In the wake of the COVID-19 pandemic, millions of migrant workers have been forced to return to their homes or are languishing in their destination countries without jobs, and Nepali migrant workers are no exception.
In 2019, Nepal’s Department of Foreign Employment issued 236,208 labor permits for migrant workers, 8.5 percent of which were issued to women. As the pandemic spread, work in major destination countries for Nepali workers in Kuwait, Malaysia, Qatar, Saudi Arabia and the United Arab Emirates also came to a halt. Sudden job loss and pay cuts pushed migrant workers into precarious positions. The government’s decision to cancel all international flights to contain the spread of the virus added to their stress and uncertainty. The nationwide lockdown began March 24.
After more than two months, the Nepal government’s repatriation plan came into force. The government arranged to hold returning migrant workers in quarantine centers in Kathmandu until their respective provinces arranged departure to their home districts. On the first repatriation flight, 306 women, all previously working as domestic workers and granted amnesty by the Kuwaiti government, landed in Nepal in June.
Bijaya Rai Shrestha, founder and chairperson of Aaprabasi Mahila Kamdar Samuha (Returnee Migrant Women Workers Group, AMKAS) in Nepal, knew she had to help. “I could hear my inner self telling me that I have to step up to do my part to support these sisters,” she says. The first flight from Kuwait landed while AMKAS was navigating the procedures and formalities to get authorization to host returnees at its shelter. After 12 hours, they received approval—and later that evening, they were notified 10 women were headed their way. The shelter has capacity for 15 women following quarantine procedures.
Reaching Migrant Workers and Relating to Their Pain
AMKAS—created, led by, and working for migrant workers to make migration safe and dignified—advocates for the rights of migrant women workers and provides them with a variety of services. It is a Solidarity Center partner.
“On the first day, around 8 p.m., I received the message that 10 sisters from Kuwait would be brought to our shelter. I had no clue that they would come that late. My team had already gone home. I could no way to request that they postpone bringing the sisters the following morning. I still remember in my quivering voice I said, ‘Yes, please bring them!’” she says. That night, Bijaya booked a hotel near the shelter so the women had a place for the evening. They came to the shelter the following day. Despite insufficient resources to support the influx of women, Bijaya says the humanitarian need outweighed the obstacles.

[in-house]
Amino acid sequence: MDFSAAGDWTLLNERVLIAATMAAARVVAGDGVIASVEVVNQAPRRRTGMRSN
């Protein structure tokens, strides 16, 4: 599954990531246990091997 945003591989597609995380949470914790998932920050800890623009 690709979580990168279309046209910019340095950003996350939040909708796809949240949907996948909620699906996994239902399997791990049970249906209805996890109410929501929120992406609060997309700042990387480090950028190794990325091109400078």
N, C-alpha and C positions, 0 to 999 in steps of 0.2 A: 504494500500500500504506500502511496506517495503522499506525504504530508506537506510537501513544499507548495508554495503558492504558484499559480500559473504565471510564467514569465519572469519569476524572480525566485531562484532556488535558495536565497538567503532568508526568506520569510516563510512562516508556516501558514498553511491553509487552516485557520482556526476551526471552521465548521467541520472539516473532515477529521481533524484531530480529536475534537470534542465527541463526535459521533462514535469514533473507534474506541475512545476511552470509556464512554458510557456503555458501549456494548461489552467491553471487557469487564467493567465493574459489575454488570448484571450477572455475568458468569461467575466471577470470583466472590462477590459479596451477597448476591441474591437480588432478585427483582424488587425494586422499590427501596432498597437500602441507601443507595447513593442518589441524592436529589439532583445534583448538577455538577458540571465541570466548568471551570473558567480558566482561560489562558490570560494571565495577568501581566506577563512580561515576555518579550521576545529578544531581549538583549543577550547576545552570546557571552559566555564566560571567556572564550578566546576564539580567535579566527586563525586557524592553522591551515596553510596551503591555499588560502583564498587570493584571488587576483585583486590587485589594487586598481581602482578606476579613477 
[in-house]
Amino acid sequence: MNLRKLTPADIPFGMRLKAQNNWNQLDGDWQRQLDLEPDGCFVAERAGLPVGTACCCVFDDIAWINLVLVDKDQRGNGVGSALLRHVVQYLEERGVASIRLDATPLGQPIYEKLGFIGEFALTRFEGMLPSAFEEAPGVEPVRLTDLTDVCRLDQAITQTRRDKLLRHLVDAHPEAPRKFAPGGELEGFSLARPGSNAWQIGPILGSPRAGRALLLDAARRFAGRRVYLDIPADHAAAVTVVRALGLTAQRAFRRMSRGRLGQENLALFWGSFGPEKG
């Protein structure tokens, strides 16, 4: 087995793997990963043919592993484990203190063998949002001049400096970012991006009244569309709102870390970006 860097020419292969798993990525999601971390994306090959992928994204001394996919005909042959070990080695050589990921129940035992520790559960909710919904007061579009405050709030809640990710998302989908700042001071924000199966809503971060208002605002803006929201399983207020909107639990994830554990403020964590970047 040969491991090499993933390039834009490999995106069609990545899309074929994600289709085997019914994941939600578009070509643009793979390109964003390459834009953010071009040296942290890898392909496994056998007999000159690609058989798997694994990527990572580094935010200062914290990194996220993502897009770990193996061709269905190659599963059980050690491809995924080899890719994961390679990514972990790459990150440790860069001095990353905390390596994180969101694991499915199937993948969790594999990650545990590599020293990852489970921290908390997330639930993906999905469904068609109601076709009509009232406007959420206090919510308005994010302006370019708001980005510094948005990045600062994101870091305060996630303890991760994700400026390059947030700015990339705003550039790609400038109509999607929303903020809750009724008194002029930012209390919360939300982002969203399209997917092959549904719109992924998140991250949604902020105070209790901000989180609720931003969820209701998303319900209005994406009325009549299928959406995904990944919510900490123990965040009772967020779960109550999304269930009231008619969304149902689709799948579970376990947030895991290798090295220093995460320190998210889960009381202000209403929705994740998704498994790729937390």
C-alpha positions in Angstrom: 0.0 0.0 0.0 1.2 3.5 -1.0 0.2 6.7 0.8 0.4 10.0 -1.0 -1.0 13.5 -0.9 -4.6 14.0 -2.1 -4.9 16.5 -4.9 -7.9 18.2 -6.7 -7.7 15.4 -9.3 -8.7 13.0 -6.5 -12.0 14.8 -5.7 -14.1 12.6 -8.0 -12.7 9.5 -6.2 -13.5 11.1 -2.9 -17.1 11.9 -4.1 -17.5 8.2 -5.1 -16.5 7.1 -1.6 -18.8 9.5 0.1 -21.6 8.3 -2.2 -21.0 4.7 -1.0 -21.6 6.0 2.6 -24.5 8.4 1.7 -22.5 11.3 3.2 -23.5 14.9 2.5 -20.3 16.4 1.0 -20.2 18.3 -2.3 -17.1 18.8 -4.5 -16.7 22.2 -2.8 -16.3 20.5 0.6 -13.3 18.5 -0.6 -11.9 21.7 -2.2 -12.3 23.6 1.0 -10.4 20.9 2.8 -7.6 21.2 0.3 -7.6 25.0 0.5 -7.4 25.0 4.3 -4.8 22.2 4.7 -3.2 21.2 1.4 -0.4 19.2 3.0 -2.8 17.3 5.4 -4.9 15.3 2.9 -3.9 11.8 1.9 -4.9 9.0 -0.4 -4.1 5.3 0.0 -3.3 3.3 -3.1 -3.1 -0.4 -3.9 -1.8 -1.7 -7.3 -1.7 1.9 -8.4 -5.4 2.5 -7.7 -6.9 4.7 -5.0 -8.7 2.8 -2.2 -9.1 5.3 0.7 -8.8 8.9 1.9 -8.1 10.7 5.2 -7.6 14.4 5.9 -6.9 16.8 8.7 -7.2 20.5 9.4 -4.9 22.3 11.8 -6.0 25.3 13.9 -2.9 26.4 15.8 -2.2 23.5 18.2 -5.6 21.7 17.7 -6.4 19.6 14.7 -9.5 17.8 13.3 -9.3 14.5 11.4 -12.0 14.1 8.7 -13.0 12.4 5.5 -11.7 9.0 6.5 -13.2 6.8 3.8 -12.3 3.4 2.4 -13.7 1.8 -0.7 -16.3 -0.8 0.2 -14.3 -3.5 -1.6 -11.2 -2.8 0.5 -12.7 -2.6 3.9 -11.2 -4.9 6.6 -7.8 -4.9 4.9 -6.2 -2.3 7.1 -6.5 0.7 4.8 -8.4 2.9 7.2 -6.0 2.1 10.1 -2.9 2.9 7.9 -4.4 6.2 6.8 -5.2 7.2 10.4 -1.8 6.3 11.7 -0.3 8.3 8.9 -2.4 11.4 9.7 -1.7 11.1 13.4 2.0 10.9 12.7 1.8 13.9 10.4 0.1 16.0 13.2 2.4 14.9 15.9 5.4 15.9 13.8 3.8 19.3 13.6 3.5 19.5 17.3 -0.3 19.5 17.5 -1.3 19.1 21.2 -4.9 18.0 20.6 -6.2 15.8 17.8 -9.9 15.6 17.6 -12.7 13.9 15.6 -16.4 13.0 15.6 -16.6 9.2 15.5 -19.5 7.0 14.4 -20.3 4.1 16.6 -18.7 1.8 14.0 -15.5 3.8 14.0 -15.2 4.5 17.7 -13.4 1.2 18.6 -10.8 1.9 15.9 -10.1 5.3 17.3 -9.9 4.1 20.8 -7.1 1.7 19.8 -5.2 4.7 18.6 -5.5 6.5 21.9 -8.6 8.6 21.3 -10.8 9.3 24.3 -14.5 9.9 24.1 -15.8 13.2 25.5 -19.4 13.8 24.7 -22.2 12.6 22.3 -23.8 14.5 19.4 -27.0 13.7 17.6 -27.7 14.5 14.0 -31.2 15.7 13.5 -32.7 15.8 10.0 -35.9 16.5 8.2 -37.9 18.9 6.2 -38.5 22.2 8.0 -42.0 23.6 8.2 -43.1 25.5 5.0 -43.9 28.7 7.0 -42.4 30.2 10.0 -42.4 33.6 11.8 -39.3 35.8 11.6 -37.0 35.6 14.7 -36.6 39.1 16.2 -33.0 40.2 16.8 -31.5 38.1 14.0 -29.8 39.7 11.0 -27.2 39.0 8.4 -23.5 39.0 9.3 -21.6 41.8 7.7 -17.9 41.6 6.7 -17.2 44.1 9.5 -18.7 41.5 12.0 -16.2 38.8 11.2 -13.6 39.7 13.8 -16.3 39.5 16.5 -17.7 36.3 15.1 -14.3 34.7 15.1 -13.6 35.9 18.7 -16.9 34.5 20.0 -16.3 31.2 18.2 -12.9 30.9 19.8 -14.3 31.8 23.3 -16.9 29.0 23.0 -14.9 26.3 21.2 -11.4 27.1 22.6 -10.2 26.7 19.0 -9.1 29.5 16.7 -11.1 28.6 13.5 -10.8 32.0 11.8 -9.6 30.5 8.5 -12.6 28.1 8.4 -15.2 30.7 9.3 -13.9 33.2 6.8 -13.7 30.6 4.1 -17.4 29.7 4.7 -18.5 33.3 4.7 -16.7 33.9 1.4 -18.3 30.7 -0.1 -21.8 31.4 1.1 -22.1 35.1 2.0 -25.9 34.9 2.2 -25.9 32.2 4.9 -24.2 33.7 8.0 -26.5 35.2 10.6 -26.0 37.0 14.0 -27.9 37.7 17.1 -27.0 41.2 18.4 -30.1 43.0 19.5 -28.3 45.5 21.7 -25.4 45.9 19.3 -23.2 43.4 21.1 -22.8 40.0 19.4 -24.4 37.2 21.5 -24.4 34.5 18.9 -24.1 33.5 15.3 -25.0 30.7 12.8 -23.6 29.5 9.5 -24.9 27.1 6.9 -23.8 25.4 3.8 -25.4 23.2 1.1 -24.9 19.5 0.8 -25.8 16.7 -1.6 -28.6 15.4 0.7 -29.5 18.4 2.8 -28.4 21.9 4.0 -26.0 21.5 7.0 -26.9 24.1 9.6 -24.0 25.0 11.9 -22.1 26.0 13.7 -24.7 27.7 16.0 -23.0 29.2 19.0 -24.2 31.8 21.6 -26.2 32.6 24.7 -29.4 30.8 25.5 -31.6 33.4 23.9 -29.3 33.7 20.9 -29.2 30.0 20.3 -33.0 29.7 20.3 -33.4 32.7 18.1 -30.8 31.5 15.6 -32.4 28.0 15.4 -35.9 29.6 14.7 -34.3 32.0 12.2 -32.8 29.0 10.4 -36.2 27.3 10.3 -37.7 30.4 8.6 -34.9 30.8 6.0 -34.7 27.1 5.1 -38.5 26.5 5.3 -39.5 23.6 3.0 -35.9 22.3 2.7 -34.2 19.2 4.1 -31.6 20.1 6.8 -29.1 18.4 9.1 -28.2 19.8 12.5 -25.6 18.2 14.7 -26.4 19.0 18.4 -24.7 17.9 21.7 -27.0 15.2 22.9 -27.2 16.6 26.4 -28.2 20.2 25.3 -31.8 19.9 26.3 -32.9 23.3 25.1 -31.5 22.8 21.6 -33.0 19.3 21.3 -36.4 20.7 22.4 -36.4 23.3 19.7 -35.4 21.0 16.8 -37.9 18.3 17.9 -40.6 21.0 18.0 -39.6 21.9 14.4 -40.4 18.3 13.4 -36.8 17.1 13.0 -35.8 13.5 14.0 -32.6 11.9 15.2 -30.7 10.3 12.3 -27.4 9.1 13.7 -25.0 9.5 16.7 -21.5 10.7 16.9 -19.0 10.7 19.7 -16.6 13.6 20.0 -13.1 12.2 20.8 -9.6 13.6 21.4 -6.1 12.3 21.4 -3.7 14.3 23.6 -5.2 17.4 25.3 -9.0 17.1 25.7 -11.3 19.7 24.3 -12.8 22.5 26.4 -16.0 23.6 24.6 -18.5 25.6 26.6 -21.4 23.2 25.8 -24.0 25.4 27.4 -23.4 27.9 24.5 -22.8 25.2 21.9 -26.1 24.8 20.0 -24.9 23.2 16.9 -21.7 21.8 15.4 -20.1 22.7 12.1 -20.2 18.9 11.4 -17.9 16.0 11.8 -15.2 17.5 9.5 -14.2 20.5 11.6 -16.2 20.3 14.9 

Complicating the return and reintegration of the workers is the stigmatization that they might be virus carriers. Her landlord wanted her to move operations. He sent the police, then the Nepal Army, but their paperwork was in order. The soldiers, she says, “thanked us for the work that we are doing and requested the neighbors to extend their cooperation to us.”
AMKAS has successfully hosted 109 women in different groups. The organization books other returning women into a hotel near the shelter.
I was also a migrant worker,” Bijaya recalls. “From the beginning of the pandemic, I could relate to the pain that thousands of women were going through. She adds, almost all women who we hosted were not paid for up to six months. Returnees must cover the cost of travel to their home district.
Chandra Maya BK, a returnee migrant from Kuwait says, “I do not have the 1,500 rupees (approximately $13) to return to my home district. This explains how much I wish to get my six months pay that is due. At the shelter, I learned that the government has some loan provisions and legal aid facilities for us. Help me get my pay, I can start something on my own.”
At present, the shelter is at capacity with returned workers waiting out their 15-day quarantine [and test results]. The organization also serves other returned migrant workers for whom AMAKS helped find positions but who are also jobless because of the pandemic.
“We couldn’t leave them to survive on their own,” says Bijaya. “Masks are in need, so we managed to provide 30 returned workers with virtual mask-making training. After the training during those strict lockdown days, we delivered sewing machines along with the raw materials to all of them,” she says. The women are making masks and AMKAS is helping them sell them online.
AMKAS is planning an awareness program covering various aspects of the government’s reintegration provisions, legal aid, migration cycle and trafficking at the shelter and also at the community level, with support from the Solidarity Center.